View to the lower pool from the railroad bridge

Finally after some 45minutes ride we arrived the waterfalls. There was a slight walk to reach the lower pool. It was very refreshing to take a dip in the hot searing sun. The view was magnificent as one could se the 300 meter fall towering above us. About midway up there is a train bridge passing. As I was not satisfied with current sights I left the boys to take care of the Russian tourists and ventured into the brush and clambered some 150m upwards to the bridge.


Dudhsagar Falls

The workers on the rail track probably thought I am some apparition as a white man suddenly appeared from man height brush only clad in swimming trunks. Up onthe rail track I could see there was one more pool at this tier and local people were enjoying the peace and quiet there. I was also lucky to see a cargo train pass by, the driver and conductors waved happily to me.

Dudhsagar local inhabitants

Our car on the right stalled in the middle of river

Having seen the Falls from a higher vantage point I went back the way I came up. It was probably harder going down as I had to take care not start rolling downhill. Once down at the lower pool I took a refreshing dip and changed clothes after which it was time to get back to civilization. We all crammed ourselves in the Jeep and off we went. This time the driver got again stuck in the mud and when we were passing the 3rd last water stream I bet he stalled the car on purpose maybe in order to give the guys some chance to extract some  money from us on accord of pushing the car back to the road. I scuttled this plan by walking away with the rest of the boys.

Train at Dudhsagar waterfall

While walking towards Colem the weather got really bad, a thunderstorm was passing above us and I heard the most terrific thunderclaps before the down pour started. After some half hour of walking the car came trundling past us and stopped to pick us up. It only took another 30 minutes to get us back to Colem where the driver asked for tips. Not a penny from me before he learns to drive his Jeep.

Going to Dudhsagar Falls

We had some tea at Colem before heading back to Sinquerim, on the way we stopped at a highway dhaba for some late lunch. It was a very delicious thali and for 5 grown up men it cost 100Rs altogether.

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Tuesday, 2 November 2010

Aguada Fort

On the 1st after finishing off provisioning I went with Richard up the hill to see the Aguada Fort as I had been staring at it from the anchorage long enough now and also been jogging past it many times. The road up goes past the exit to the Aguada jail and continues upwards past the Catholic church up on the hill. After that comes an exit road to the Helipad and then one arrives the Aguada Fort. The access is free and opening hours are between 0900 - 1730 hrs. The Fort is protected by the Indian ancient monuments act.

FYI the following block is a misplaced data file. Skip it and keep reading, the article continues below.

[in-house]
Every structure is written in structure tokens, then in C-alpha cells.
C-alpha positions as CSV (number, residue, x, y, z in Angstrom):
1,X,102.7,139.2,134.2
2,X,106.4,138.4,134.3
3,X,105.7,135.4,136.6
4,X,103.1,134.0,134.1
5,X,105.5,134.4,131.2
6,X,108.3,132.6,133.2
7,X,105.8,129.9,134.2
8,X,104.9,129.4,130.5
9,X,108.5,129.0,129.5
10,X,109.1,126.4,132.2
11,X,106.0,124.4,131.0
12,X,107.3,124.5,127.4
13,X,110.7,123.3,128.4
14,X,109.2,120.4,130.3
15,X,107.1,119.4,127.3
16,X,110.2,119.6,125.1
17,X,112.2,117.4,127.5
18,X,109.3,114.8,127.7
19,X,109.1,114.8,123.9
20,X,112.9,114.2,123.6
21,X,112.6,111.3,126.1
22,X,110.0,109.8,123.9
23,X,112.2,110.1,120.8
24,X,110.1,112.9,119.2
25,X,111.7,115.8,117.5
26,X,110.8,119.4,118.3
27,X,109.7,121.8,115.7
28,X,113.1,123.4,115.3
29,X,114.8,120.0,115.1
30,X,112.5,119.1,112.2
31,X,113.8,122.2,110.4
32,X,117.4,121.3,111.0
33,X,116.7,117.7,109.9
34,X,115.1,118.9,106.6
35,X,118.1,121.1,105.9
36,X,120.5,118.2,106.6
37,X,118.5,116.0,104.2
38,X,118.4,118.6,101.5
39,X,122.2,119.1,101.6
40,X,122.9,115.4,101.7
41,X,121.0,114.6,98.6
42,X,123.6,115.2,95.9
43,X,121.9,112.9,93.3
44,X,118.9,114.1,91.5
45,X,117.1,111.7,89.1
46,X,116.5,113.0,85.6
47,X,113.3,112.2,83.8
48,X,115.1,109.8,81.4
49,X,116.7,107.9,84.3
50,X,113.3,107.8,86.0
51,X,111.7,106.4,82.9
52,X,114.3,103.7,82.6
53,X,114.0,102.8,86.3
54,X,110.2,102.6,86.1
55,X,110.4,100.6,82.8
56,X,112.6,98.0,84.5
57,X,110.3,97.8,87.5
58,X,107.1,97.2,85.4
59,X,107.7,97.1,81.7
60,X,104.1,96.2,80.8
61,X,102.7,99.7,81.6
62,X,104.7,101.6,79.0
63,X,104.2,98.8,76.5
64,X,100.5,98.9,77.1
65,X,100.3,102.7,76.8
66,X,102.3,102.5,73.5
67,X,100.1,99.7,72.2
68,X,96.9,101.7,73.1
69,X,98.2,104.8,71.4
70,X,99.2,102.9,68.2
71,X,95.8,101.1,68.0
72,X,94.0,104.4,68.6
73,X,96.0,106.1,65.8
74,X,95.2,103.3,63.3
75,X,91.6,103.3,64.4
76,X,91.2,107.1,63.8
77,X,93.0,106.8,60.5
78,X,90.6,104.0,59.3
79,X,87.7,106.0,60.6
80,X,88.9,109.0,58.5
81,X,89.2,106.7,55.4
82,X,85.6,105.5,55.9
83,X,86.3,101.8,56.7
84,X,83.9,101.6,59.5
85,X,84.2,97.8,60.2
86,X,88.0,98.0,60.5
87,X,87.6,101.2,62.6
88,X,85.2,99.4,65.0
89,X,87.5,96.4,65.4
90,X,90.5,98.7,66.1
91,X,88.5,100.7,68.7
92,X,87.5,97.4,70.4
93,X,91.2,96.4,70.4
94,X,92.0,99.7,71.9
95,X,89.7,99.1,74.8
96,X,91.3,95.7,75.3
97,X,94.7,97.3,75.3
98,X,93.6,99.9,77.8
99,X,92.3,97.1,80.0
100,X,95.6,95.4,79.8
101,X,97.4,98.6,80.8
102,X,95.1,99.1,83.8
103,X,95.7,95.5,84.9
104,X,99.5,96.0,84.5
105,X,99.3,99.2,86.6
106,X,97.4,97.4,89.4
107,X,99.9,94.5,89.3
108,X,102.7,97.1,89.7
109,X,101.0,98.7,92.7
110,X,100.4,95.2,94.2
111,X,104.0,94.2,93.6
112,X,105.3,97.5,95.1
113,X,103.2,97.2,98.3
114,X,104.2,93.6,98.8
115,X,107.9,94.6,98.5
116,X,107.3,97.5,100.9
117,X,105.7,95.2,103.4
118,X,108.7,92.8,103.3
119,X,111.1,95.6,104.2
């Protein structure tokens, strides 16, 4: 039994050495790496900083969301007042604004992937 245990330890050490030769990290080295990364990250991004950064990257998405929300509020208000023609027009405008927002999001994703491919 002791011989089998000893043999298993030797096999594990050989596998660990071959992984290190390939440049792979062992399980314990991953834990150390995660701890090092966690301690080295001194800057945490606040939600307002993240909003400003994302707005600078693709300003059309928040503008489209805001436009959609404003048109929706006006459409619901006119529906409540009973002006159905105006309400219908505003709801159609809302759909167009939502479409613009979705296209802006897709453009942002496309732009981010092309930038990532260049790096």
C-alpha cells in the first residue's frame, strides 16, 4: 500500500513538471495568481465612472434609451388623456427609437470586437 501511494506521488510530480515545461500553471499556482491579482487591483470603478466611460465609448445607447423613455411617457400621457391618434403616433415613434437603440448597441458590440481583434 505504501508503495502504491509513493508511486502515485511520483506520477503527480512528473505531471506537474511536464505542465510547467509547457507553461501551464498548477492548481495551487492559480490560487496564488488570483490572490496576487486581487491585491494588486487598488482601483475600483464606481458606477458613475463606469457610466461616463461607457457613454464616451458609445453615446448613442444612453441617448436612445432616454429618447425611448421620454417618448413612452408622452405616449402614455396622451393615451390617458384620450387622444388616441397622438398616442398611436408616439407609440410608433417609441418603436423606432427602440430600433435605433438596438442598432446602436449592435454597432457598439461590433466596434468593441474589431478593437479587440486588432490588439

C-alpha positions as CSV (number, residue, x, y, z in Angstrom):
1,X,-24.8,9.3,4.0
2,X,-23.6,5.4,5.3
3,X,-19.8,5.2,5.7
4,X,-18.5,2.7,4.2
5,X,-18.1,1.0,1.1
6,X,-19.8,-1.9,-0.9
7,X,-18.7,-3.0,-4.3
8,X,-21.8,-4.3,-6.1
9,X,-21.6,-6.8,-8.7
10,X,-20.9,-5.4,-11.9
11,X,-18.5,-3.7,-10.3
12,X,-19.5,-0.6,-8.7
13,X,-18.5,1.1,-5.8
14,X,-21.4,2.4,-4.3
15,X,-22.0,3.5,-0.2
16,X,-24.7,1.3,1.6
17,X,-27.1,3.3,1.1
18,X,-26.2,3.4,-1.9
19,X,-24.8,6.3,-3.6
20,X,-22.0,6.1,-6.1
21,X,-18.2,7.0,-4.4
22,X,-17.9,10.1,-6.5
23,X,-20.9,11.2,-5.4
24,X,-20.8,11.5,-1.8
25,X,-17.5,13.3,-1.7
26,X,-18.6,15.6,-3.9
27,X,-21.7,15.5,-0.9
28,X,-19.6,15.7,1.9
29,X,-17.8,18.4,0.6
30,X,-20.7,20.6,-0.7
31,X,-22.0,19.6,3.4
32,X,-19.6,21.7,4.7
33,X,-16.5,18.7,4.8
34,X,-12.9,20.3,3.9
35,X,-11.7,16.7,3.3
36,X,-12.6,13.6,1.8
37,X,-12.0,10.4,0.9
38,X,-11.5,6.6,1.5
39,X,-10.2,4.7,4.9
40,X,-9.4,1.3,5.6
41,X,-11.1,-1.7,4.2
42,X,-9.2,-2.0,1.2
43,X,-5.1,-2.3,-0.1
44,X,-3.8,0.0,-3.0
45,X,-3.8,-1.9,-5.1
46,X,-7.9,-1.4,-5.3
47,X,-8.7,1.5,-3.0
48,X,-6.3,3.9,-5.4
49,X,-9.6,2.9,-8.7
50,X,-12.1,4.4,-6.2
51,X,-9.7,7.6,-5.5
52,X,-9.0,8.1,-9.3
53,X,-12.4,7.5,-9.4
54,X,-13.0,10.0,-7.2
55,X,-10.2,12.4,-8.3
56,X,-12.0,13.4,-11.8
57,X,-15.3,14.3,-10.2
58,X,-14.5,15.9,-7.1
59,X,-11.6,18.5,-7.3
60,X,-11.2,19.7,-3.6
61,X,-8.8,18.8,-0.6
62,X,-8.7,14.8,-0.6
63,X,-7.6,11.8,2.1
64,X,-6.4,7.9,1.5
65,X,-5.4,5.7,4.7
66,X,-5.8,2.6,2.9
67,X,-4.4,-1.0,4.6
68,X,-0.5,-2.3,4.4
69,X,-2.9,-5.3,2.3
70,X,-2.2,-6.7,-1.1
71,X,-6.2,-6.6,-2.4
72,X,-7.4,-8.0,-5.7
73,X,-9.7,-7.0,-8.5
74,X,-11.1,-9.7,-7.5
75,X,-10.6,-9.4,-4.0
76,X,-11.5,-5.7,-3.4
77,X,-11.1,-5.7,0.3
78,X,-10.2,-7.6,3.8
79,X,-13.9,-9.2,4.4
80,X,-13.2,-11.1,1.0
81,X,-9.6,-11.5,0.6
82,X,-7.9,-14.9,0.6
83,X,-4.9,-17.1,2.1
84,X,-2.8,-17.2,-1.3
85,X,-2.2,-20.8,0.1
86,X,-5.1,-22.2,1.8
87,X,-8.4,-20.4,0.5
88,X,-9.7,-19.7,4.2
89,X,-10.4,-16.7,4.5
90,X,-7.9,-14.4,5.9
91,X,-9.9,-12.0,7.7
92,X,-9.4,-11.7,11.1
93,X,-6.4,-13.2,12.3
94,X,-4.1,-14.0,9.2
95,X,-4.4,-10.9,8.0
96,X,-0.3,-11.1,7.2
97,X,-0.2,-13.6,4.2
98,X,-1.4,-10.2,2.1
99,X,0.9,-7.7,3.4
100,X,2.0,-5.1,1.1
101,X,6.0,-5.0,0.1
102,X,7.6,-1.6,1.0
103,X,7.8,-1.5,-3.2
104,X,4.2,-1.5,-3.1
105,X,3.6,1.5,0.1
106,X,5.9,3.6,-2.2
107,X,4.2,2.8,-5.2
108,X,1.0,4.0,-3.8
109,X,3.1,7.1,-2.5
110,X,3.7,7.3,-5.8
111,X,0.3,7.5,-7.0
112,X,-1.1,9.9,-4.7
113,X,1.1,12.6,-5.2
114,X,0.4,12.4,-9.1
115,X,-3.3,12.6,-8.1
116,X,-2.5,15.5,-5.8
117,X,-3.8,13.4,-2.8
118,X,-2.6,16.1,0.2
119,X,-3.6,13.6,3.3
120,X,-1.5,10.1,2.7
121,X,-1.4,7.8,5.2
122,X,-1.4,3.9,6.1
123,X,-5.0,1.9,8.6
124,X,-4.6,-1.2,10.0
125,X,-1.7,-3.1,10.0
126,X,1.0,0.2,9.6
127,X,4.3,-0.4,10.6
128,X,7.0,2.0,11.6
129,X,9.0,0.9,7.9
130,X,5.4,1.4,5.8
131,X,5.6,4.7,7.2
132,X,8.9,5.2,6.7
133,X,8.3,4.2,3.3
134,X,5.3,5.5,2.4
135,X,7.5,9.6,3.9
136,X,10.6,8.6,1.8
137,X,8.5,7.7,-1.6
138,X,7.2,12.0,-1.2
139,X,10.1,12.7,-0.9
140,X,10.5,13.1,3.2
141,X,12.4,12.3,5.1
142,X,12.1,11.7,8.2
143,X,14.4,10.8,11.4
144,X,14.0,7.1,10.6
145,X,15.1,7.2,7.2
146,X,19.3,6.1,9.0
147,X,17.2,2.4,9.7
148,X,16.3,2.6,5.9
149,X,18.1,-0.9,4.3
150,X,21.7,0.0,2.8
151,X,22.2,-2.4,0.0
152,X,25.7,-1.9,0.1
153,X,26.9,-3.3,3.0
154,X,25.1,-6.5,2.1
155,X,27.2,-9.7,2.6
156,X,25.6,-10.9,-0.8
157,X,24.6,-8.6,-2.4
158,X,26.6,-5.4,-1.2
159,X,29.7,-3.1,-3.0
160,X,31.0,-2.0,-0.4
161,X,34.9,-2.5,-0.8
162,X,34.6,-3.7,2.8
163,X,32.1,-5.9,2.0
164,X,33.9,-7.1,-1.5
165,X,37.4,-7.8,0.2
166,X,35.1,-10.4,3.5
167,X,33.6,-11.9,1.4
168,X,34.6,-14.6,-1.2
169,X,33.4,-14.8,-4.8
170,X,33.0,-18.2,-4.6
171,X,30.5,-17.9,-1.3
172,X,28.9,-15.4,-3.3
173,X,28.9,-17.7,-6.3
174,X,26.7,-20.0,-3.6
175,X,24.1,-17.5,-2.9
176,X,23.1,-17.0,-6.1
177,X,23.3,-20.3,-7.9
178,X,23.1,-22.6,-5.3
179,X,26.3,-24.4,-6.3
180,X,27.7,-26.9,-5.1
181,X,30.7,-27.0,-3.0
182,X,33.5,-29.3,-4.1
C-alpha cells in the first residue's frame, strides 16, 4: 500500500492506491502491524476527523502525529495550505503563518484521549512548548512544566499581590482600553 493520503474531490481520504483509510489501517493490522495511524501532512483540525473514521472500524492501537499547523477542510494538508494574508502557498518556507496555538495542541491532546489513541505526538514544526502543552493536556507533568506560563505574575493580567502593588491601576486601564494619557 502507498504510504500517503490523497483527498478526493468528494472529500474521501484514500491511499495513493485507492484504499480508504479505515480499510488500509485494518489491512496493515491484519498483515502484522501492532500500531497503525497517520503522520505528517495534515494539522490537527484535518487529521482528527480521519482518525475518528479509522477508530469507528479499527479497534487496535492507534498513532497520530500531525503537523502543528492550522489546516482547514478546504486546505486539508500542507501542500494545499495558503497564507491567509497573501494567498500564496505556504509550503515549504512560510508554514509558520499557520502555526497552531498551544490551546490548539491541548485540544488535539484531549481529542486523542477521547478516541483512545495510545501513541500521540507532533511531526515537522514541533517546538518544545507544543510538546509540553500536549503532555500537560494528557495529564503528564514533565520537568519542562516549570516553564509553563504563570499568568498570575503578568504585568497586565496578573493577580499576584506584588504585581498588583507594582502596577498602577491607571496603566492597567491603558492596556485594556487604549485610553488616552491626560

M/y Kalizma in front of Miramar beach

The whole area is very photogenic were it not for all the garbage that is thrown everywhere. You can see empty plastic bottles, torn snack wrappers, condoms, paper, broken bottles everywhere. I have seen in the mornings there is a bottle wala coming with a bicycle collecting empty bottles into gunny sacks as one gets money for selling 2nd hand plastic but all the other garbage is left as there is no money in it. India still has a long way to go in terms of waste management and changing the mentality to drop garbage anywhere.

The old lighthouse

Also in the mornings one will see peacocks running about in the bushes as well as domestic pigs. When jogging we have discovered there is a beaten footpath going around the whole of Aguada point under the Taj hotel resort passing the coastal bastions to Candolim beach. The view is breath taking. From there one can then jog back to Sinquerim following the road, a good 6km hike.

The watertank

Originally built in 1612 the remains of the Upper Fort are still very impressive, the moat is still intact and full with vegetation. Inside the Fort one can see the watertank in the middle (capacity 2.376.000 gallons) and the old lighthouse with the utility buildings adjacent in one corner. The Lower Fort was originally serving as Port to visiting Portuguese sailing ships and later on converted to a jail. It is also said there is a secret passage between the Upper and Lower Fort that was used in emergencies. The lighthouse was discontinued of use in 1976 as a new was erected a few 100 meters to the West of the old one.

The moat and a corner bastion